3. Cut Stump or Crown Treatment--Spray or paint freshly cut surface with mix consisting of 1 part Banvel with 1 to 3 parts water.
5. Foliar Application--Depending on brush size, apply 1 to 3 quarts Banvel per acre. It may be more effective when mixed with 2,4-D. Read product labels to determine compatibility.
6. Spot Concentrate Treatment--(Multiflora Rose only). Banvel is applied directly to the soil within 6 to 8 inches of the crown during the dormant season. Rates vary with canopy diameter. Do not exceed 2 gallons of Banvel per acre per year. On slopes, it should be applied to the soil on the uphill side of the target plant.
1. Basal Bark Treatment--Mix 4 gallons of Crossbow in diesel oil, No. 1 or No. 2 fuel oil, or kerosene to make 100 gallons of spray mix. Spray the basal parts of brush or trees to a height of 15 to 20 inches. Basal bark treatments can be done any time of year, but late winter to early spring is usually best. This treatment is less effective on trees larger than 6 to 8 inches in diameter.
3. Cut Stump or Crown Treatment--Treat the freshly cut surface of the stump with the same solution as for a basal bark treatment.
4. Dormant Stem Treatment--Mix 1 to 4 gallons of Crossbow in diesel oil, No. 1 or No. 2 fuel oil, or kerosene to make 100 gallons of spray mix. Apply enough to thoroughly wet upper and lower stems, including the root collar and ground sprouts. Treat at any time when the brush is dormant and the bark is dry. Late winter to early spring is usually best.
5. Foliar Application--Application should be made when the plants are actively growing (spring to early summer).
A. High Volume Broadcast: Using a power or hand- pressured spray-gun, apply a foliar wetting spray containing 1 to 1-1/2 gallons of Crossbow in suffi- cient water to make 100 gallons of total spray mix. Spray to give thorough coverage of the foliage, wetting all leaves and green stems to the drip point. Total amount of spray required is usually 100 to 200 gallons per treated acre.
B. Spot Treatment: Use 1/4-pint Crossbow in 3 gallons of water and spray to thoroughly wet all foliage.
5. Foliar Application--Do not allow this herbicide to mist, drip, drift, or splash onto desirable vegetation such as grasses and legumes, since small quantities can cause severe damage or total kill. Apply when plants are actively growing and in full leaf.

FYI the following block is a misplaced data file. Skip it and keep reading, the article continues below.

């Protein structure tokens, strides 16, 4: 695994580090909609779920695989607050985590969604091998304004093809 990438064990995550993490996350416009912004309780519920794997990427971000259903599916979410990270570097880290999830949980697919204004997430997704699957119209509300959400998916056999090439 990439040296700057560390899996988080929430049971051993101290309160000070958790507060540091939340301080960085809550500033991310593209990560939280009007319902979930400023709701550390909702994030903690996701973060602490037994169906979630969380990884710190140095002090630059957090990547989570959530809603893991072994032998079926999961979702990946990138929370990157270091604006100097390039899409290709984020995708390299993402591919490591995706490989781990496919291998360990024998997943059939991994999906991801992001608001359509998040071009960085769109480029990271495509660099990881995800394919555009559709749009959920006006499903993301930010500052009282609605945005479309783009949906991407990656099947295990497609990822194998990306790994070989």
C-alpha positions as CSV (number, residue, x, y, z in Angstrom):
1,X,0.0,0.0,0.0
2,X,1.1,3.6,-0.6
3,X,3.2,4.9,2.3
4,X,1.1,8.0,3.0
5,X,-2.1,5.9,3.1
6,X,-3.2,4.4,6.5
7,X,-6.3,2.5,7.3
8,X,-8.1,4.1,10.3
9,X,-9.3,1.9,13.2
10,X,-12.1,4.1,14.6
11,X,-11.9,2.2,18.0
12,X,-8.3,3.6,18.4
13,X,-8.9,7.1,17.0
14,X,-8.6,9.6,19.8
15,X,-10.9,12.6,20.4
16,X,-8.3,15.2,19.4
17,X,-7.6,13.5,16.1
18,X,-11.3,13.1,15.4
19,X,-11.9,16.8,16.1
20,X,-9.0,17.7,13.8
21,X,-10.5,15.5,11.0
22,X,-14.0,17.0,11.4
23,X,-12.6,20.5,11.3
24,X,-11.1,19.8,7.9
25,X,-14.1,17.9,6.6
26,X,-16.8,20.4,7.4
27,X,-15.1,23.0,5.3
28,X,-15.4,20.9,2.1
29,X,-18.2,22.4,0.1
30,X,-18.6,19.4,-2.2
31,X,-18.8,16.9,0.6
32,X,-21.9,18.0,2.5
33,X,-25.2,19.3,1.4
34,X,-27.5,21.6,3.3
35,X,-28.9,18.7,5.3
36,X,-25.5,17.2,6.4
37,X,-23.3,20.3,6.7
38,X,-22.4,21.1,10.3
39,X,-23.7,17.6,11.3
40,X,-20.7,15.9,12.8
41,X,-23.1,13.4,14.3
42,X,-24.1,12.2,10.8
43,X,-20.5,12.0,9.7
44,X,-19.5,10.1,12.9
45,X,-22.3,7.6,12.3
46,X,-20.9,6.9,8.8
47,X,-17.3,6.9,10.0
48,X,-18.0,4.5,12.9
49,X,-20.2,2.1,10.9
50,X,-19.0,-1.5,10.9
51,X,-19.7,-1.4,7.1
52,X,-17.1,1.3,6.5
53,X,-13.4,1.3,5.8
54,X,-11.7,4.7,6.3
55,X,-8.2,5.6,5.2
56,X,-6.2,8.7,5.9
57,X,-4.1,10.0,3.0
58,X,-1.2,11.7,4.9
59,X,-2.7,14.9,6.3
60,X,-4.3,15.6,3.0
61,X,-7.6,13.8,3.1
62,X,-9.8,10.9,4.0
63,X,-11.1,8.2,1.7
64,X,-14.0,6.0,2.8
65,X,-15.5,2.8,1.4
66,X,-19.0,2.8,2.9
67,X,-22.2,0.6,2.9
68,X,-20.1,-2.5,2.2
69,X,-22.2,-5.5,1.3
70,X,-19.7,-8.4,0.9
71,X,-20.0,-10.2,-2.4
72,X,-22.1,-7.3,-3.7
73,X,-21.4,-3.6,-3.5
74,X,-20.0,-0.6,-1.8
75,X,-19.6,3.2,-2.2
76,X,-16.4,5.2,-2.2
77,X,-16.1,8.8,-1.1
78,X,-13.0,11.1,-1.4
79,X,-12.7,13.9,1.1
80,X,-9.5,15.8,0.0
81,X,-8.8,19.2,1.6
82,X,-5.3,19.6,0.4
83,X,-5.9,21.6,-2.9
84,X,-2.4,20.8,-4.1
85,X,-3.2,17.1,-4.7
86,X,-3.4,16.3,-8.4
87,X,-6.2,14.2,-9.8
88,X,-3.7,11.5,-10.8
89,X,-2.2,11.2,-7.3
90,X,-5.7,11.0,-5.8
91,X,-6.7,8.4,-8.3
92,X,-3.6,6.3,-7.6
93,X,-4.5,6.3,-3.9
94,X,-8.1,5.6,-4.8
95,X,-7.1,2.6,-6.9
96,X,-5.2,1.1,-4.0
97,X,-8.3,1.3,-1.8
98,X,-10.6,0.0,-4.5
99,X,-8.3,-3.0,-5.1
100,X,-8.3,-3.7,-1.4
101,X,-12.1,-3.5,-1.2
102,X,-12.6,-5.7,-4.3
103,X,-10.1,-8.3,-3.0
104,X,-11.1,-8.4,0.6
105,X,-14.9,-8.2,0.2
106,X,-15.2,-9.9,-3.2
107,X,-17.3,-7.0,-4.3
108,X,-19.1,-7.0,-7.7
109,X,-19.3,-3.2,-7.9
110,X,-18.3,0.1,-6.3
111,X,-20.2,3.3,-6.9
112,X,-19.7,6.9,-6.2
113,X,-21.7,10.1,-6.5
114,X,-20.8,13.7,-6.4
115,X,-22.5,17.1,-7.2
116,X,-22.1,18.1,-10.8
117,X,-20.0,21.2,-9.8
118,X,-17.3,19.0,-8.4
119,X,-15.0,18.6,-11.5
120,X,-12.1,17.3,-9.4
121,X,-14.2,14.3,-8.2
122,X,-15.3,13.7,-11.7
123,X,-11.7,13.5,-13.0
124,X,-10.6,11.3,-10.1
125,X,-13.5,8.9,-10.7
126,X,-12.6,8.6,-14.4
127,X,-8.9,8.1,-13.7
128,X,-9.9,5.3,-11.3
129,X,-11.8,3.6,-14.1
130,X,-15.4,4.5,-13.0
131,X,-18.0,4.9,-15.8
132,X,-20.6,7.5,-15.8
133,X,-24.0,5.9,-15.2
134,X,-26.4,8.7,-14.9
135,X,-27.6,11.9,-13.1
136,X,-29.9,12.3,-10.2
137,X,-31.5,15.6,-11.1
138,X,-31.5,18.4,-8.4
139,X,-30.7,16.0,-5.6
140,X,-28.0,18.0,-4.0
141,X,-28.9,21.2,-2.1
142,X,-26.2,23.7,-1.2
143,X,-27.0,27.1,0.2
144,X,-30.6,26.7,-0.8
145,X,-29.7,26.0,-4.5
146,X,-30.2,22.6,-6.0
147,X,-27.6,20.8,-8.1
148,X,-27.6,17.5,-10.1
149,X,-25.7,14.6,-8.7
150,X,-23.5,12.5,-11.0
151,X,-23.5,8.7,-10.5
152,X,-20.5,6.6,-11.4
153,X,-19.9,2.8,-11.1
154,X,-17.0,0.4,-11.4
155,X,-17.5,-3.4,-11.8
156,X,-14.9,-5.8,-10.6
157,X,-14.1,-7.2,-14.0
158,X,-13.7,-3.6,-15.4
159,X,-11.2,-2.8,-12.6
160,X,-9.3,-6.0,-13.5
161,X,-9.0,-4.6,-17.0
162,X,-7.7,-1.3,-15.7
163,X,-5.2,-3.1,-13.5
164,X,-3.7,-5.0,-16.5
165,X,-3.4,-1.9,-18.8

Multiflora rose: Apply 2 quarts of Roundup per acre as a broadcast spray or as a 1 percent solution with hand- held equipment.
Tartarian honeysuckle: Apply 3 to 4 quarts per acre as a broadcast spray or as a 1 to 1-1/2 percent solution with hand-held equipment.
2. Broadcast Soil Application--Spike 20P is a pelleted formulation used much like Tordon 10K in the past. Ease of application is a major advantage. Although it does not leach quite like Tordon did, down slope movement is a potential problem. Spike is very toxic to all woody species; it should not be applied in pastures with desirable trees nearby. It persists in soil for at least two years. Chemical Control of Autumn Olive, Multiflora Rose, and Tartarian Honeysuckle
Chemical Control of Autumn Olive, Multiflora Rose, and Tartarian Honeysuckle
|Herbicide||Relative Effectiveness1||Grazing and Haying Restrictions|
|Type of Animal||Interval Between Application and:|
|2,4-D2||7||6||7||All||See Footnote #2||See footnote #2|
|2,4-D+Banvel2||8||7+||7+||All||See Footnote #2||See footnote #2|
depending on rate
depending on rate
|<2 gal/A-14 days
>2 gal/A-do not
>2 gal/A-14 days
|Harvest next year
Harvest next year
|Spike 20P||8||8||8||All||<20 lb/A-none
>20 lb/A-1 year
1 From the 1993-94 Penn State Agronomy Guide. 10=95-100%, 9=85-95%, 8=75-85%, 7=65-75%, 6=55-65%, N= Less than55% or no control, ?=do not know.
2 Grazing restrictions of 2,4-D products vary. The grazing restrictions of a 2,4-D and Banvel mix would depend on the 2,4-D product and the amount of each herbicide used. Consult the product label.
The shaded areas are not specifically listed for control on the herbicide label.